‘Scrooged,’ ‘Groundhog Day’

Murray made his film debut in 1988 with Scrooged, a darkly comedic adaptation of Charles Dickens’ A Christmas Carol. While it did reasonably well, it was not the box office smash that many predicted, nor was 1989’s Ghostbusters II. But Scrooged went on to become a holiday classic, playing seemingly around the clock during the holiday season. Murray starred in the unqualified hit What About Bob? in 1991, followed by the equally acclaimed Groundhog Day in 1993 and Ed Wood in 1994.


Murray appeared in Wes Anderson’s Rushmore in 1998, and many considered it to be one of his best roles. Murray won best supporting actor from both the New York Film Critics Circle and the National Society of Film Critics for his performance as a business tycoon competing for the affections of a first grade teacher. Murray was added to Anderson’s stable of go-to actors after the film’s success helped put him back in the spotlight. He gained more attention that year for his role as a sleazy lawyer in the controversial Wild Things.

‘The Royal Tenenbaums,’ Oscar Nomination for ‘Lost in Translation’

Murray made his film debut in Tim Robbins’ Cradle Will Rock in 1999, and the following year he played the endearingly dense Bosley in the Charlie’s Angels remake. The actor received critical acclaim for his performance in Anderson’s The Royal Tenenbaums (2001), but it was his role as aging movie star Bob Harris in Sofia Coppola’s Lost In Translation (2003), opposite Scarlett Johannson, that earned him his first Academy Award nomination.

‘The Life Aquatic,’ ‘The Darjeeling Limited’

Murray voiced Garfield in Fox’s live-action adaptation of the comic-strip feline in 2004, and collaborated with director Anderson once more for the offbeat comedy The Life Aquatic With Steve Zissou. Murray then appeared in the Anderson film The Darjeeling Limited (2007) as a cameo before starring in the comedy Get Smart (2008) and the children’s adventure film City of Ember (2008). In 2009, he continued his work in dramas by starring in Jim Jarmusch’s The Limits of Control.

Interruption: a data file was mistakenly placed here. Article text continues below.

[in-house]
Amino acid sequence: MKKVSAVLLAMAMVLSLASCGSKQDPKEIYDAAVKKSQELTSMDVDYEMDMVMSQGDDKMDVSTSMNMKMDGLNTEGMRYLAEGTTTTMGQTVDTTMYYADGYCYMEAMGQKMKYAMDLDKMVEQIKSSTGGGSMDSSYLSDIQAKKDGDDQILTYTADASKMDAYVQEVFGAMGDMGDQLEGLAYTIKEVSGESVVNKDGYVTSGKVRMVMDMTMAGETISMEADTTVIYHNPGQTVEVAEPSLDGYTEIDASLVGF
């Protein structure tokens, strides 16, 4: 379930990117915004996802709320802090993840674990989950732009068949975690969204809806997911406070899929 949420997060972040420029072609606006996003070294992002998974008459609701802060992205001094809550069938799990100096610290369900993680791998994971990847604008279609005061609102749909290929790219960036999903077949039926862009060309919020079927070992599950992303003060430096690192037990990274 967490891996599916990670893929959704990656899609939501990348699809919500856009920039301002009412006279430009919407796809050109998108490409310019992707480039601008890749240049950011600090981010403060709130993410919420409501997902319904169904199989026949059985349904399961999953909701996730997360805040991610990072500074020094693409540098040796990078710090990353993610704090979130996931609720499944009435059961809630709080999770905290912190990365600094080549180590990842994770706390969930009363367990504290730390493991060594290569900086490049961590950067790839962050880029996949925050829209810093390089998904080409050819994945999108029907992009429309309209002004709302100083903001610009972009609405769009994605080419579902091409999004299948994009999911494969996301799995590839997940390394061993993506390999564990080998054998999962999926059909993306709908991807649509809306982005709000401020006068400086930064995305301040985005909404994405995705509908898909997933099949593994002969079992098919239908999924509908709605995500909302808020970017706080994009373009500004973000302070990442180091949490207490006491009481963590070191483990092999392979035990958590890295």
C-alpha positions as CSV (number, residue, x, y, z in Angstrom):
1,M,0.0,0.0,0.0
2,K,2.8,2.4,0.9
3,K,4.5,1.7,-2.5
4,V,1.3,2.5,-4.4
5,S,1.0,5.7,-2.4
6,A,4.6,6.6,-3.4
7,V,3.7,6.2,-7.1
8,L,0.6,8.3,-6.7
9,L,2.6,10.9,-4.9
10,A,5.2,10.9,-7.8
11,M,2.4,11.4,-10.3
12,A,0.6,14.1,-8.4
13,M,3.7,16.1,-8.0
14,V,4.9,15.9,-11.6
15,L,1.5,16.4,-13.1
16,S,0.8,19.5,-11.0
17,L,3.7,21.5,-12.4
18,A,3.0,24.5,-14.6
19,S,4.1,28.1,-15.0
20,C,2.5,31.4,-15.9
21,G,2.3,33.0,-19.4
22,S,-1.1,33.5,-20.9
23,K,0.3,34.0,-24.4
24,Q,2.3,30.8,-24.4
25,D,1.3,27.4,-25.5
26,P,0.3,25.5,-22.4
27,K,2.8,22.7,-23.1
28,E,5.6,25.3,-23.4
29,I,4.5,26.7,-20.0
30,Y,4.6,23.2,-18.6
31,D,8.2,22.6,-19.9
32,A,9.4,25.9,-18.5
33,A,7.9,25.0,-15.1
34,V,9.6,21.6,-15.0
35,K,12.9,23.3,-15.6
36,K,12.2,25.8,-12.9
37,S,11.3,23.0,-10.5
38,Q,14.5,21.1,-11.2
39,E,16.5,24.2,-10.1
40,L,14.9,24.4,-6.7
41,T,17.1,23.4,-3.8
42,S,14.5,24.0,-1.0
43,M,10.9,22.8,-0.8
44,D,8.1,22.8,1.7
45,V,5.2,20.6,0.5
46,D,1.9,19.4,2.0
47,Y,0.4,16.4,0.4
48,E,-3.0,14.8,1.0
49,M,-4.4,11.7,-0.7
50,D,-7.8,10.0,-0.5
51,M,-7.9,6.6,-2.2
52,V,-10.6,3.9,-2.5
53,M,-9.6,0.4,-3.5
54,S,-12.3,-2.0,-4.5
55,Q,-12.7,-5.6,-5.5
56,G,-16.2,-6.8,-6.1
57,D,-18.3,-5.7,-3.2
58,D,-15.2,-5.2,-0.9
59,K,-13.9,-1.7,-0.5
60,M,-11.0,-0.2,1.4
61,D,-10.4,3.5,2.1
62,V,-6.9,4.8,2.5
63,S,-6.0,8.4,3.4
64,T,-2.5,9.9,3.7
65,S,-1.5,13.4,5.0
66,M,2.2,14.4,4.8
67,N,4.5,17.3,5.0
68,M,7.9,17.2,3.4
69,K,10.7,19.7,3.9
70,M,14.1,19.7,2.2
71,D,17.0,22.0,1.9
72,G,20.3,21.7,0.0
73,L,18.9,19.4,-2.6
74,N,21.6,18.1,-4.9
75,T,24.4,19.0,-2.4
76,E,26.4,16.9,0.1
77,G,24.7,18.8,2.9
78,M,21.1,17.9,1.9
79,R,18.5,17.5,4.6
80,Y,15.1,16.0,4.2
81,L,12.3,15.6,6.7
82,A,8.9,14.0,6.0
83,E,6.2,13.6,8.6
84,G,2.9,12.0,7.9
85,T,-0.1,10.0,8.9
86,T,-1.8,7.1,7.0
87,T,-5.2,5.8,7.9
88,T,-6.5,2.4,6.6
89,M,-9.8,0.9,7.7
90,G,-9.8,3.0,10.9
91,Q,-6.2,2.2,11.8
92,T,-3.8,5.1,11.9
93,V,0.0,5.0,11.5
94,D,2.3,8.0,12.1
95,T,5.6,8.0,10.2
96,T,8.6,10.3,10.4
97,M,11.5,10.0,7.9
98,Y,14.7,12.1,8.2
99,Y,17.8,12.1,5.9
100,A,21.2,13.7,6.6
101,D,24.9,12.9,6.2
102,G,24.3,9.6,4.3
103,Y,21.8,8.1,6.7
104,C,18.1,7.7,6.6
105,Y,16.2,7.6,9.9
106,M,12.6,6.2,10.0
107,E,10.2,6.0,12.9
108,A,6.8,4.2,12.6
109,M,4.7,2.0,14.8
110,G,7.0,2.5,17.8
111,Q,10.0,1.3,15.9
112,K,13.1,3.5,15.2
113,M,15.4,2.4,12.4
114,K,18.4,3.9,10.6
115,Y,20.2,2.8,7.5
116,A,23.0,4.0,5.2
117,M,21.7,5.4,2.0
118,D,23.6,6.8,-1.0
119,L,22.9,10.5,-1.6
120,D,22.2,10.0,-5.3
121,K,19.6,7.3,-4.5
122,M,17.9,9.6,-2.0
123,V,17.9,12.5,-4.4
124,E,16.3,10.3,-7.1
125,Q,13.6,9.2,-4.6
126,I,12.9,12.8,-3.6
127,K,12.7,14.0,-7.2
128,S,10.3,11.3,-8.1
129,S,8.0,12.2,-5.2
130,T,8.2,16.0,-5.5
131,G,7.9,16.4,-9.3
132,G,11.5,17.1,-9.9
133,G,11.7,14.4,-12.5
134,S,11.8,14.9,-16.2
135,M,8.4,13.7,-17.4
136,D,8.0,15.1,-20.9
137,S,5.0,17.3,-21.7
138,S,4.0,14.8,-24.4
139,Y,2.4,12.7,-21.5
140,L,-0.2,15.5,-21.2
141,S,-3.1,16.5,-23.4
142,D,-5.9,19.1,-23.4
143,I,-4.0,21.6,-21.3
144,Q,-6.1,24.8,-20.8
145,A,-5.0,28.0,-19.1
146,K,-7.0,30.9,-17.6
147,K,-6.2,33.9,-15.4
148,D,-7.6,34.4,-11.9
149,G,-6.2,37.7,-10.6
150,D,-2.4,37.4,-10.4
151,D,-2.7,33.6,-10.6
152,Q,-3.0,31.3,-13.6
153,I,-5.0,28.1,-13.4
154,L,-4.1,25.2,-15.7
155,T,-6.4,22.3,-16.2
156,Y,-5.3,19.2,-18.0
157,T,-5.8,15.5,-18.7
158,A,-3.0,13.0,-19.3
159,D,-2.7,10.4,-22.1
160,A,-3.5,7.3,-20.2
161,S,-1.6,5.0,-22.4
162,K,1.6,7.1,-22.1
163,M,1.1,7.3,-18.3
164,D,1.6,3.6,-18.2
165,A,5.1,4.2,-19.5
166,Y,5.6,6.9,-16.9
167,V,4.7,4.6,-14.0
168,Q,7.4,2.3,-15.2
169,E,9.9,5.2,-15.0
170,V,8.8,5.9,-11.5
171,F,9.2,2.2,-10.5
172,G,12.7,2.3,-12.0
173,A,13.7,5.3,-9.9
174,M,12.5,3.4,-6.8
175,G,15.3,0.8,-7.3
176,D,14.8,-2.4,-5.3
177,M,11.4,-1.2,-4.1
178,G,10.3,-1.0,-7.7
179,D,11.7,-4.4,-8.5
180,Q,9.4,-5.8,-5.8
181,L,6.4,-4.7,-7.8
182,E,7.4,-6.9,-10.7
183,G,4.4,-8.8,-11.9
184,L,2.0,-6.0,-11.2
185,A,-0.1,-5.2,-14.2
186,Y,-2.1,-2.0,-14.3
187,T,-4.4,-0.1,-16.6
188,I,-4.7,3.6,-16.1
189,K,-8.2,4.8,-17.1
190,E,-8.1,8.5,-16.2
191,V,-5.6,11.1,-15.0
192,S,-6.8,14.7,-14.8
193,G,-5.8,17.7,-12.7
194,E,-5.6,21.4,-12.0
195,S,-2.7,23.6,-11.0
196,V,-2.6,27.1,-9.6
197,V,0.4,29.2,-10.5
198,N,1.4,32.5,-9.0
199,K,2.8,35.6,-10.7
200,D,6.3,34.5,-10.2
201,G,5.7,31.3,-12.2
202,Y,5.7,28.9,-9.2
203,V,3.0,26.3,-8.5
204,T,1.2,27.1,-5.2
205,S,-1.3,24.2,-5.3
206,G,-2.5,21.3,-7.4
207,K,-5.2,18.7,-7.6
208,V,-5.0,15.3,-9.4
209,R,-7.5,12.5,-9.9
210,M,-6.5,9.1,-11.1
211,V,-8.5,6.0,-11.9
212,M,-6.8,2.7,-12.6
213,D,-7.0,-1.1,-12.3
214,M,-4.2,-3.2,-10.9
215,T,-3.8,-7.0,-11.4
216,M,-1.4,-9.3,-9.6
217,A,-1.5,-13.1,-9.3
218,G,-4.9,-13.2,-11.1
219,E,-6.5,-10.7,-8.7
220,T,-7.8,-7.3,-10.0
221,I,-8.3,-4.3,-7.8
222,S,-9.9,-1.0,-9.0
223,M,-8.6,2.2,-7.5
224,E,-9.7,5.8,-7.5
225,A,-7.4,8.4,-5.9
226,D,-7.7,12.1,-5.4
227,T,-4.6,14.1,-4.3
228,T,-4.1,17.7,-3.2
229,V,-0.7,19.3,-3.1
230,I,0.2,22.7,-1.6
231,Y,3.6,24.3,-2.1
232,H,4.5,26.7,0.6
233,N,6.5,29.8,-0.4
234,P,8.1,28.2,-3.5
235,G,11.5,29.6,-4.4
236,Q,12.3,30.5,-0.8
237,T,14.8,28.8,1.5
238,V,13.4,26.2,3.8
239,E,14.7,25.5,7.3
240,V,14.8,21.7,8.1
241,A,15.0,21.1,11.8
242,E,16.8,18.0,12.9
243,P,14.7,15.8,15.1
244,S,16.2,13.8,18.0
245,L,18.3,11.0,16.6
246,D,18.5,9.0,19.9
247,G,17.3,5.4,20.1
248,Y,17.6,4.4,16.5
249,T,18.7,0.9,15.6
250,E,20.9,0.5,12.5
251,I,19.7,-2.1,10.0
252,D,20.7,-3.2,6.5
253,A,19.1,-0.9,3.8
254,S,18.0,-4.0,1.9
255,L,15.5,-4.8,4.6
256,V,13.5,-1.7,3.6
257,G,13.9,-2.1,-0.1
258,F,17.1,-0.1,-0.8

‘Hyde Park on Hudson,’ ‘The Grand Budapest Hotel’

Murray received critical acclaim for his portrayal of Franklin D. Roosevelt in Hyde Park on Hudson (2012), which depicted Roosevelt’s relationship with his distant cousin and confidante Margaret Stuckley (Laura Linney). He then reteamed with Anderson for Moonrise Kingdom the following year, as well as The Grand Budapest Hotel (2014), which starred Jude Law and Ralph Fiennes among others.

‘St. Vincent,’ ‘Olive Kitteridge’

Murray also appeared in The Monuments Men in 2014, alongside George Clooney, Matt Damon, and John Goodman, and received a Golden Globe nomination for his role in the comedy St. Vincent, alongside Melissa McCarthy and Naomi Watts. That same year, he received his second Emmy Award for his performance as Jack Kennison in the acclaimed HBO miniseries Olive Kitteridge. Murray appeared in the 2015 comedy Rock the Kasbah as a music manager who takes on the career of an Afghani teen.

‘Ghostbusters’ Reboot and Sequel

Murray provided voice work for The Jungle Book in 2016 and starred as supernatural skeptic Martin Heiss in the all-female reboot of Ghostbusters. Murray appeared in two 2019 zombie films, The Dead Don’t Die and Zombieland: Double Tap, after reuniting with longtime collaborator Anderson as the voice of one of the main canines in the stop-motion film Isle of Dogs (2018). With the release of Ghostbusters: Afterlife in July 2020, he will return to one of his early career’s most famous roles.

Personal Life

From 1981 to 1994, Murray was married to Margaret “Mickey” Kelley. Homer and Luke are their two sons. He married Jennifer Butler in 1997, and they have four sons: Jackson, Cal, Cooper, and Lincoln. In 2008, they divorced.

Murray received the Mark Twain Prize for American Humor in 2016, which was one of the most significant honors of his career.

Murray has worked in the restaurant business with his siblings in addition to acting. The Murray Bros. Caddyshack Restaurant first opened in St. Augustine, Florida, in 2001, and a second location opened in Rosemont, Illinois, in 2018.

Further Reading